Tag Archives | Murdoch

I Support Spurs Because I Want To, I Choose Labour Because I Have To

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(or is it the other way round? I can’t decide)

Let me start this with a confession.

For two whole weeks in the spring of 1988, I became a Nottingham Forest supporter. My ten-year old fickleness was seduced by the charisma of Brian Clough in the dwindling twilight of his managerial pomp and the general attractiveness of their football. Thankfully though, the flirtation was a brief one. Common sense naturally prevailed. What business did I have supporting a team from a town I had never (and still haven’t) visited when there was one that played within earshot of my house? And what would my mum have made of it, having scrimped and saved for my first proper Spurs kit that wasn’t bought off some wheeling and dealing Del Boy clone from the local market?

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How We Can Change Football. Can We Change Football?

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You spend half a season moaning about the state of football and then when you actually sit down to try and think of how we, as supporters, can change it, you find yourself staring into space for the best part of a week. It’s easy to complain, far harder to find solutions and I can certainly testify to that.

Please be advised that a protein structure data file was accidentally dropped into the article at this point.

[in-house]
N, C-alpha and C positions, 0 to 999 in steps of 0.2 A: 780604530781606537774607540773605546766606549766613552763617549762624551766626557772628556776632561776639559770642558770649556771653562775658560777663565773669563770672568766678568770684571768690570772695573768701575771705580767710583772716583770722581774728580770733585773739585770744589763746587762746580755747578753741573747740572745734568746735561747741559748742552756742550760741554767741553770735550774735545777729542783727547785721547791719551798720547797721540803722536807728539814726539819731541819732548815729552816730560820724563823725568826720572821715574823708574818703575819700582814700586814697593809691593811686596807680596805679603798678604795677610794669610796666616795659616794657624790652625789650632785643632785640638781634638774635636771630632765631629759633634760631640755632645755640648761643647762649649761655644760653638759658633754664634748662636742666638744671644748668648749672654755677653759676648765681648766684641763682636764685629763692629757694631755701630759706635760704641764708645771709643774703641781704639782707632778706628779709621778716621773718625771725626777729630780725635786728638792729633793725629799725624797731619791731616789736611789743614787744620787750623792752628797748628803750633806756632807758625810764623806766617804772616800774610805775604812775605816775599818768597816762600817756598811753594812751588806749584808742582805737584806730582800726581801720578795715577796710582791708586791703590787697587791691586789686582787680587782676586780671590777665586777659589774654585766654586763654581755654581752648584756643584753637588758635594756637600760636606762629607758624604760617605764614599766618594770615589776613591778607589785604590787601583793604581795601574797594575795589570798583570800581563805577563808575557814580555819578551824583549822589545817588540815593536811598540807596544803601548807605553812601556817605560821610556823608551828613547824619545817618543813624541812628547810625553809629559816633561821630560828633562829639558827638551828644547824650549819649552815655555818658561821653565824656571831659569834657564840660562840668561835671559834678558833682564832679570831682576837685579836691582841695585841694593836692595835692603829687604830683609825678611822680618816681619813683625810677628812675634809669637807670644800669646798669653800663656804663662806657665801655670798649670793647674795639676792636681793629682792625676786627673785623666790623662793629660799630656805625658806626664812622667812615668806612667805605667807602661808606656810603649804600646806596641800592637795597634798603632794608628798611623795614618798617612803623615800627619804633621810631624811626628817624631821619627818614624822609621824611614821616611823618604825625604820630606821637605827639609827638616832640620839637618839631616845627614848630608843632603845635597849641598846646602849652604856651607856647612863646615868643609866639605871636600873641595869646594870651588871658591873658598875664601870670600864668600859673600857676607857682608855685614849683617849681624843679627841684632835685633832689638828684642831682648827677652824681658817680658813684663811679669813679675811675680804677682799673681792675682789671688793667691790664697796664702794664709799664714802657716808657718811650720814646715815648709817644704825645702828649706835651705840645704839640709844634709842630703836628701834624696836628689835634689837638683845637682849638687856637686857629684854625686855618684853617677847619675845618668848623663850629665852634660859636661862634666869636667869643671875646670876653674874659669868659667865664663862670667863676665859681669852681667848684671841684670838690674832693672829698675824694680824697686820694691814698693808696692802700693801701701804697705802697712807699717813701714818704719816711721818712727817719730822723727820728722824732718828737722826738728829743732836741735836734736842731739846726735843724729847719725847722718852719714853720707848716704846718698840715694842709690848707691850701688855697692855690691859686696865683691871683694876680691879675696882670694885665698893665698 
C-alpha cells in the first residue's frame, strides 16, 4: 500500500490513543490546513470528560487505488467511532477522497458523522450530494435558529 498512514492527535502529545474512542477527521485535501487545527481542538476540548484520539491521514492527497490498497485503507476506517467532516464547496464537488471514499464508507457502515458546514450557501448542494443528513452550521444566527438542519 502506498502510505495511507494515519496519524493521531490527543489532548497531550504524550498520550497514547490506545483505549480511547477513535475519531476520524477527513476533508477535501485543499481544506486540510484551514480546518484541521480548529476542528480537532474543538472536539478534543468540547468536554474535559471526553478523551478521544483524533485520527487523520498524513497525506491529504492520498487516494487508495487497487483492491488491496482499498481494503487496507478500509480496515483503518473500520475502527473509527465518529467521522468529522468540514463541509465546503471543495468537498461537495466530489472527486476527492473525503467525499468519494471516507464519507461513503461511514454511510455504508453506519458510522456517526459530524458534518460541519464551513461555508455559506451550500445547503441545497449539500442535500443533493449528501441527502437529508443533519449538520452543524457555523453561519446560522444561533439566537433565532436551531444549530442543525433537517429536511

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Thatcher’s Game: Spurs, Sky And Revising History

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If I’m being honest, had I written this on the day she died my words would have been fuelled with eviscerating anger. Anger for the countless individuals, whose lives and livelihoods were callously considered by her to be collateral damage when compared to the implementation of her grand designs for this country. As the days have passed however, my moods have swung dramatically from bouts of resignation (her way won, right?) to moments of outright dejection witnessing as I have, the re-opening of the scars she inflicted upon us all; proof that the society which she alleged did not exist, remains as fractured as it was when she grabbed the reigns of power in the first year of my life.

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This Is Dispatches From A Football Sofa…

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In the final series of The Wire incarcerated druglord Marlo Stanfield, having been made aware that his ‘employees’ had kept concealed that his reputation was being denigrated by sworn enemy Omar Little on the streets of Baltimore, angrily exclaims, “my name is my name!” Faced with having his name forever associated with the malicious rumours of gossipmongers, The Crucible’s John Proctor defiantly proclaims:

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When Dispatches Met 90 Minutes